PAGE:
Do you think Malaysian artists get plenty of international exposure and opportunities? Why or why not?

Not at all, especially when compared to our Southeast Asian neighbours. You may have one or two artists who have achieved some level of international recognition but that is not sufficient to give Malaysian art a boost. Malaysian art is still lagging behind in terms of pricing, and as a result it doesn’t always make financial sense for private galleries to participate in international art fairs, nor organise exhibitions beyond the shores of Malaysia. This can partly be contributed to the fact that there is no system in place where grants and/or funding are allocated to artists, galleries or people in the creative industry to assist with art projects, which may or may not have any commercial value, but are purely for art’s sake and to put Malaysia on the map.

Sporadically there have been instances where the government has tried to assist with the promotion of art or to fund art exhibitions overseas, but these initiatives have not made an impact, largely due to the lack of curatorial direction and selection processes.

The local art scene is a disparate and fractious one, where there is no real collective in place.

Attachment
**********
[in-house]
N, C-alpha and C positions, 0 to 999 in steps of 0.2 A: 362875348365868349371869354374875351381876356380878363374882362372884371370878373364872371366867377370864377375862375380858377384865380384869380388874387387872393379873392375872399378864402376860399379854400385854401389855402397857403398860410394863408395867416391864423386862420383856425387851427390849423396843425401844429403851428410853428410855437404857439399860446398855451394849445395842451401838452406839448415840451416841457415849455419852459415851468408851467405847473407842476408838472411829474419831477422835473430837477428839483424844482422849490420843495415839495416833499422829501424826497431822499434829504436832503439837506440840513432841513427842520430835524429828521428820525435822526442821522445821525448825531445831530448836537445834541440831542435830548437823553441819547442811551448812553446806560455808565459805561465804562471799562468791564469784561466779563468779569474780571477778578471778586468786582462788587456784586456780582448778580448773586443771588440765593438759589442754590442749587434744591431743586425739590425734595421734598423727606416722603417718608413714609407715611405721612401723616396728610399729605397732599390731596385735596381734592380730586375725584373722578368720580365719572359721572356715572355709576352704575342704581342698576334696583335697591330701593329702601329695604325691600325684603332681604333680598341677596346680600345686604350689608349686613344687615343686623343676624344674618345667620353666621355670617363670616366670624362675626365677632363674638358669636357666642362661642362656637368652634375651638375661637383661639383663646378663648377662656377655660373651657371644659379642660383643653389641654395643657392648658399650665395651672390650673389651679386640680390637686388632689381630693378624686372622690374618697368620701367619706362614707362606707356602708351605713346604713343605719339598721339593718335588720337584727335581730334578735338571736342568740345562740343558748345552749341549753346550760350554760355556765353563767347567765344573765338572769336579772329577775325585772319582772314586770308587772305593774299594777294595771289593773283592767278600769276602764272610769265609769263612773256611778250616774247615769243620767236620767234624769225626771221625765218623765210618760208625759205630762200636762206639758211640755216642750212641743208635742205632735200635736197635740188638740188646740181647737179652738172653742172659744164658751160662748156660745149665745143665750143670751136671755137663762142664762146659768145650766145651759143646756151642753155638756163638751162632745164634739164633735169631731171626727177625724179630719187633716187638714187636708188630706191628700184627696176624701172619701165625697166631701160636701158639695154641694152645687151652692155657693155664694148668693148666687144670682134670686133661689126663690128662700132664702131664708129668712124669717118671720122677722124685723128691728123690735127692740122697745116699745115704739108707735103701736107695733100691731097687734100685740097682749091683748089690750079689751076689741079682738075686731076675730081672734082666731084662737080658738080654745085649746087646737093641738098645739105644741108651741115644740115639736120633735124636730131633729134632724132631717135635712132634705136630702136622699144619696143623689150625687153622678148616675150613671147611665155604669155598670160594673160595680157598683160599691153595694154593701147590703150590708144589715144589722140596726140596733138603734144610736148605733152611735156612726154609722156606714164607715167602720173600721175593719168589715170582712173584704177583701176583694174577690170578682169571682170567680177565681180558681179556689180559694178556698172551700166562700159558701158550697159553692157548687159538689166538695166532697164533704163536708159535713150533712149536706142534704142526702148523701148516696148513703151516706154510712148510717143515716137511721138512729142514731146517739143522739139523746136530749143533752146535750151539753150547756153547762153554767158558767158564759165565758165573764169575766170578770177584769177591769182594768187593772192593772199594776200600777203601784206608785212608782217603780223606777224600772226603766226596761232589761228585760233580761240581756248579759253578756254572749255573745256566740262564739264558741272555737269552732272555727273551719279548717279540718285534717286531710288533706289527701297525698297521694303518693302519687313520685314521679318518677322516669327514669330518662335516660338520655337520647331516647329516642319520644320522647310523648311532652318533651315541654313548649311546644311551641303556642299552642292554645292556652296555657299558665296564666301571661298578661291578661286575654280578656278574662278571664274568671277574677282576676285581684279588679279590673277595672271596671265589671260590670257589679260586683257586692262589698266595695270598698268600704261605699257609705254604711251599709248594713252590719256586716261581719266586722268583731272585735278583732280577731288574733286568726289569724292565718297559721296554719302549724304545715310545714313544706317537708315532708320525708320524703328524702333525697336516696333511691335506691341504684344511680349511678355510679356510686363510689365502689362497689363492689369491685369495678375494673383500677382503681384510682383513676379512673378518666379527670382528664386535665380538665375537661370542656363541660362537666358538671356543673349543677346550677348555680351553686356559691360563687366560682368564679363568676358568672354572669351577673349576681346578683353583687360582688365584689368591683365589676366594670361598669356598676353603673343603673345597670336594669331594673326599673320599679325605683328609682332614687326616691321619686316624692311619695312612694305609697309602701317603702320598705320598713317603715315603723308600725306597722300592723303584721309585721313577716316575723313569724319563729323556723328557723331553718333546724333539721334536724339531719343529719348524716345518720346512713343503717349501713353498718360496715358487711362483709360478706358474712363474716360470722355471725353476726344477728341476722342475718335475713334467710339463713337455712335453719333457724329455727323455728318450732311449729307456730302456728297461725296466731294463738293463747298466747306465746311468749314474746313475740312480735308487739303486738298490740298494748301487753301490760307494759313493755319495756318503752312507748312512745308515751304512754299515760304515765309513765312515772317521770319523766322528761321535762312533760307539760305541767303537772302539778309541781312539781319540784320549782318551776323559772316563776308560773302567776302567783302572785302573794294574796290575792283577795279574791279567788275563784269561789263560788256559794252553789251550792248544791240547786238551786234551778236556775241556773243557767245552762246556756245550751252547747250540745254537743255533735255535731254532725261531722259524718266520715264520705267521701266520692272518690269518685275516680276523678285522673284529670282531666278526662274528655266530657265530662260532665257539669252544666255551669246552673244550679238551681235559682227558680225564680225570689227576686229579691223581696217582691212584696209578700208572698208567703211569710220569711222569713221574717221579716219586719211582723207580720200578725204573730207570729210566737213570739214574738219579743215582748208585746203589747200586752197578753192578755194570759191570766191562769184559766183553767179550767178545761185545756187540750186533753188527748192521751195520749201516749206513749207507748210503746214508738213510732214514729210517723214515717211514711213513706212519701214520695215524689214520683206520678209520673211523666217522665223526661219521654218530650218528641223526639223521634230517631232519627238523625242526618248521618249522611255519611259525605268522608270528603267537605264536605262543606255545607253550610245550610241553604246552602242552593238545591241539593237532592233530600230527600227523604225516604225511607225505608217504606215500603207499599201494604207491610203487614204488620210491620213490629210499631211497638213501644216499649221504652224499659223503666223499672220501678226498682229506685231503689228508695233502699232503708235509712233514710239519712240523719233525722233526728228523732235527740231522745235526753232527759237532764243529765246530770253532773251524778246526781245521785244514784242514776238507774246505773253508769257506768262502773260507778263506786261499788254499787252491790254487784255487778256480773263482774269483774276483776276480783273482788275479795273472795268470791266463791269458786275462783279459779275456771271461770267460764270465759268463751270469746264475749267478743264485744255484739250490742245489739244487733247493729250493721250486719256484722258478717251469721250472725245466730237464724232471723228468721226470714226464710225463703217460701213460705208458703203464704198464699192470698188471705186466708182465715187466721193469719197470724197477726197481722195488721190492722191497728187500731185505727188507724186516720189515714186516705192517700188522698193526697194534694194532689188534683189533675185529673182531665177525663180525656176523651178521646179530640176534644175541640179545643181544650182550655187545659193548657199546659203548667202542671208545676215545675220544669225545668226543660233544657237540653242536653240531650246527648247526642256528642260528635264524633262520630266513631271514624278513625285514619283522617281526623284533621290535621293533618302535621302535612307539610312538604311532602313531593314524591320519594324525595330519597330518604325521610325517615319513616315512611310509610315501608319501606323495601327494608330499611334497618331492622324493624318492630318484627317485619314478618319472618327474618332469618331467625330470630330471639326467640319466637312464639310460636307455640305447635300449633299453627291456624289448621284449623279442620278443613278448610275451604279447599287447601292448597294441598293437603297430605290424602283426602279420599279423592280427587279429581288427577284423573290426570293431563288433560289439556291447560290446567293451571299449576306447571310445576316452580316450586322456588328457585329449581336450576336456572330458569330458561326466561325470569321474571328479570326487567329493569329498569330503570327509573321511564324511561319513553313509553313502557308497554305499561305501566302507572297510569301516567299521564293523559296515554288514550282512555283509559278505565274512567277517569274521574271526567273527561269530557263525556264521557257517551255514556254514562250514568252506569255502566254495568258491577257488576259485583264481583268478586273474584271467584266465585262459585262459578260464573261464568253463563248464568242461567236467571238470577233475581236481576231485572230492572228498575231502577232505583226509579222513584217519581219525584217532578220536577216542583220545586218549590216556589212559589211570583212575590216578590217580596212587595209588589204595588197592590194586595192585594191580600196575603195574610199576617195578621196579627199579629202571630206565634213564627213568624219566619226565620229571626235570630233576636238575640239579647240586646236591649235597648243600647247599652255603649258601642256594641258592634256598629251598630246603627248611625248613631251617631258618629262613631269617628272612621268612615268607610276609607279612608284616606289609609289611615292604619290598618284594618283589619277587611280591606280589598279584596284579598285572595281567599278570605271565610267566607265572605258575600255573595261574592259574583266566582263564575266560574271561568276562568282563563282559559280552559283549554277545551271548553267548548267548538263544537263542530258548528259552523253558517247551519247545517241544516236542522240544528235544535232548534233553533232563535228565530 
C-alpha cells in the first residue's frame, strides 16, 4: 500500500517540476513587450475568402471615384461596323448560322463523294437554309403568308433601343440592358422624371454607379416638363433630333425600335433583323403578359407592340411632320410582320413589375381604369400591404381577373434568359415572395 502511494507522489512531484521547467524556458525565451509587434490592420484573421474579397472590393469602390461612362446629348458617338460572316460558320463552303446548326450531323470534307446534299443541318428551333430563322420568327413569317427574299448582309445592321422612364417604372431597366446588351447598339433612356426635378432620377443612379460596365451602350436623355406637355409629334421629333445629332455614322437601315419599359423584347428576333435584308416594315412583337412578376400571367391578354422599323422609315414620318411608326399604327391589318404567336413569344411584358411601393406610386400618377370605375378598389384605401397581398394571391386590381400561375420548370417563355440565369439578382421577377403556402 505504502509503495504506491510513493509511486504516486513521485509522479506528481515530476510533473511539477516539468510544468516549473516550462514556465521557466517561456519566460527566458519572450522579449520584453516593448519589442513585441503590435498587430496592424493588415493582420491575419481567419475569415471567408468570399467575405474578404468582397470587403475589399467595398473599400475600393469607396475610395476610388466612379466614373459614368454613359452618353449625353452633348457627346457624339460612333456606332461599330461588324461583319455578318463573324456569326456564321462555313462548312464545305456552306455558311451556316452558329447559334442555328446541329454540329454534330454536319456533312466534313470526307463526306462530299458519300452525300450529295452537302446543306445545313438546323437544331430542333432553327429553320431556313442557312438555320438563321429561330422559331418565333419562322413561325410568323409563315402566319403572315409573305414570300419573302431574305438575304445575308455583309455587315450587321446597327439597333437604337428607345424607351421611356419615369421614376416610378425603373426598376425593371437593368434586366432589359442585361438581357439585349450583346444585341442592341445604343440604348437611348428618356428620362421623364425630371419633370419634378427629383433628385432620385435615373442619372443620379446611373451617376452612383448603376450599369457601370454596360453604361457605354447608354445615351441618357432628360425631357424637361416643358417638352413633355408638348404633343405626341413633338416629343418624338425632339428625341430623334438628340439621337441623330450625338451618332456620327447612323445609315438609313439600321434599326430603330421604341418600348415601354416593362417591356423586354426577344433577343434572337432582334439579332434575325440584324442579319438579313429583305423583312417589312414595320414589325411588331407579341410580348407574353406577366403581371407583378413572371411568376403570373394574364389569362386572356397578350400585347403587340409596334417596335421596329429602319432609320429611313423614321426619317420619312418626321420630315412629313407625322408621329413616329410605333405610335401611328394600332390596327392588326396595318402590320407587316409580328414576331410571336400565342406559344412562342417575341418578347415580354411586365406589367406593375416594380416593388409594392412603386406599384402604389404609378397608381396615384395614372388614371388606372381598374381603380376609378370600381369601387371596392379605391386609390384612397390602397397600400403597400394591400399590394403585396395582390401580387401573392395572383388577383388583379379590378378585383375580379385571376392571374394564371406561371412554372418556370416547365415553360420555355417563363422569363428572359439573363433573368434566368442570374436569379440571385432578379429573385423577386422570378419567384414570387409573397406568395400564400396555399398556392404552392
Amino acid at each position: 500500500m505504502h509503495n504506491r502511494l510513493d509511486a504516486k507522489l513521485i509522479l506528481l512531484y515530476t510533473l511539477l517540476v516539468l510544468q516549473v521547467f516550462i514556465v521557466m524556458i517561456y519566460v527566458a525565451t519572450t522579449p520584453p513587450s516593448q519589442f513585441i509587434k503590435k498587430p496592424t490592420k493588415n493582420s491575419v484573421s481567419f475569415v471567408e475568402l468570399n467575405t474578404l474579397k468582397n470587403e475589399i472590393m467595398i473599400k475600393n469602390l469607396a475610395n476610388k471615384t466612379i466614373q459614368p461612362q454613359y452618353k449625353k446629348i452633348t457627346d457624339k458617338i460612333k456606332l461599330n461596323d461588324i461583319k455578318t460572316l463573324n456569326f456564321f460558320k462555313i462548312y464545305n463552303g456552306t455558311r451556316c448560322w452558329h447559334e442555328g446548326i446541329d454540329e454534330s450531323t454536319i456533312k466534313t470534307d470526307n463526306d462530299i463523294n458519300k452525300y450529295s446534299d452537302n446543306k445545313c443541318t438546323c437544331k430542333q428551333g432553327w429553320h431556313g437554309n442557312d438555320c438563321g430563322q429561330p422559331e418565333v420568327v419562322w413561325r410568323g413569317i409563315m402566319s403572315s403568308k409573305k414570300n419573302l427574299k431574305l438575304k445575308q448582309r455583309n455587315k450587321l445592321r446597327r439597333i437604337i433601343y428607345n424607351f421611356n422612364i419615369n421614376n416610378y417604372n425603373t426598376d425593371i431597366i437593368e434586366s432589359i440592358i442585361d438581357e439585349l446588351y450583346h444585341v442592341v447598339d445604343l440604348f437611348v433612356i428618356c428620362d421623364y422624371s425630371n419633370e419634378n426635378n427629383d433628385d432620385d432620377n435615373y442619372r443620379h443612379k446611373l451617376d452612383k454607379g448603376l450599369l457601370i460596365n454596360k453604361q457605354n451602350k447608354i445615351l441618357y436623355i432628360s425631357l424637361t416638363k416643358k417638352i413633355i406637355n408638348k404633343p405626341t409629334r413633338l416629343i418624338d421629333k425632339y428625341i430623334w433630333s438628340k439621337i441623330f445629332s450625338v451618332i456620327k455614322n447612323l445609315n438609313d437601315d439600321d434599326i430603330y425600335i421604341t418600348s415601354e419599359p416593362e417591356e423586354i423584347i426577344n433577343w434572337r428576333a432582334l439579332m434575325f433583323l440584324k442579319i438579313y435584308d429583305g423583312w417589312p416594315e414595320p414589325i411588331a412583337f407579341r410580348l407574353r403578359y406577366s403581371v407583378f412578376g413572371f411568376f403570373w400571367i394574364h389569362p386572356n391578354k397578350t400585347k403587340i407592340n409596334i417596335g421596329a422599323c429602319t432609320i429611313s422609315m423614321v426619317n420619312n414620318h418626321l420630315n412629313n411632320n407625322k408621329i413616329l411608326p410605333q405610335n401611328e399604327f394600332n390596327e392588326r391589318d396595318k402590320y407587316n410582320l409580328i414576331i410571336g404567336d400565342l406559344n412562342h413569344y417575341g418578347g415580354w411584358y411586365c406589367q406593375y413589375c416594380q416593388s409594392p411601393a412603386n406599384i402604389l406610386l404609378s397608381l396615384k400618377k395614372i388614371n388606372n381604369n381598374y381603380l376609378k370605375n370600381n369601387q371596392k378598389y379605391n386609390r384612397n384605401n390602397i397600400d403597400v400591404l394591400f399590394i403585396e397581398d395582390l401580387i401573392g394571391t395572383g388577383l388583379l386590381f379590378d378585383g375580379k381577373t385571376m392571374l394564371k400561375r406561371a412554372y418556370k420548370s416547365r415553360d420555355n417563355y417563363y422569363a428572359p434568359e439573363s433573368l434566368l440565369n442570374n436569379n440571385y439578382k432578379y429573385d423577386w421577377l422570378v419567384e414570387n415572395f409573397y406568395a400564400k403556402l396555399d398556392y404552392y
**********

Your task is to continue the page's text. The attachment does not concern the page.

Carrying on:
Choy Chun Wei, 'Architecture of Desire', 2011, mixed media on wood, 108cm x 81cm. Image courtesy Wei-ling Gallery

Choy Chun Wei, ‘Architecture of Desire’, 2011, mixed media on wood, 108 cm x 81 cm. Image courtesy the Wei-Ling Gallery.

Would having an art fair or biennale help the Malaysian art scene?

I don’t think having a biennale in the country, nor joining the rest of the world in the setting up an art fair would boost Malaysian art’s exposure. In Asia, there are already two notable fairs: Art Basel Hong Kong and Art Stage Singapore, which each has its own direction, so we would be hard-pressed to have an edge over these two fairs.

What is required is for Malaysia to boost its art on an international presence through participating in significant and important art events around the world, which are properly and thoroughly curated to show the works of only serious artists e.g. taking a pavilion at the Venice Biennale to highlight the best of what the country has to show, regardless of whether it is commercially viable or not.

What noteworthy art projects are happening in Malaysia?

Most galleries still put up standard commercially viable exhibitions at their spaces, however I feel that it is very important to shake things up a little to expose the Malaysian audience to art projects which allow them to experience something new in art. Thus for three months, August through to October 2013, I am relinquishing my gallery space in Brickfields (Wei-Ling Gallery) to a Venezuelan artist, Claudia Bueno, to create a site-specific light project entitled “FibreSpace” which will drop down over three floors and through the triple void in my gallery. I daresay that this is the first time that a site-specific exhibition of this nature has ever taken place in Malaysia, so it is all very exciting.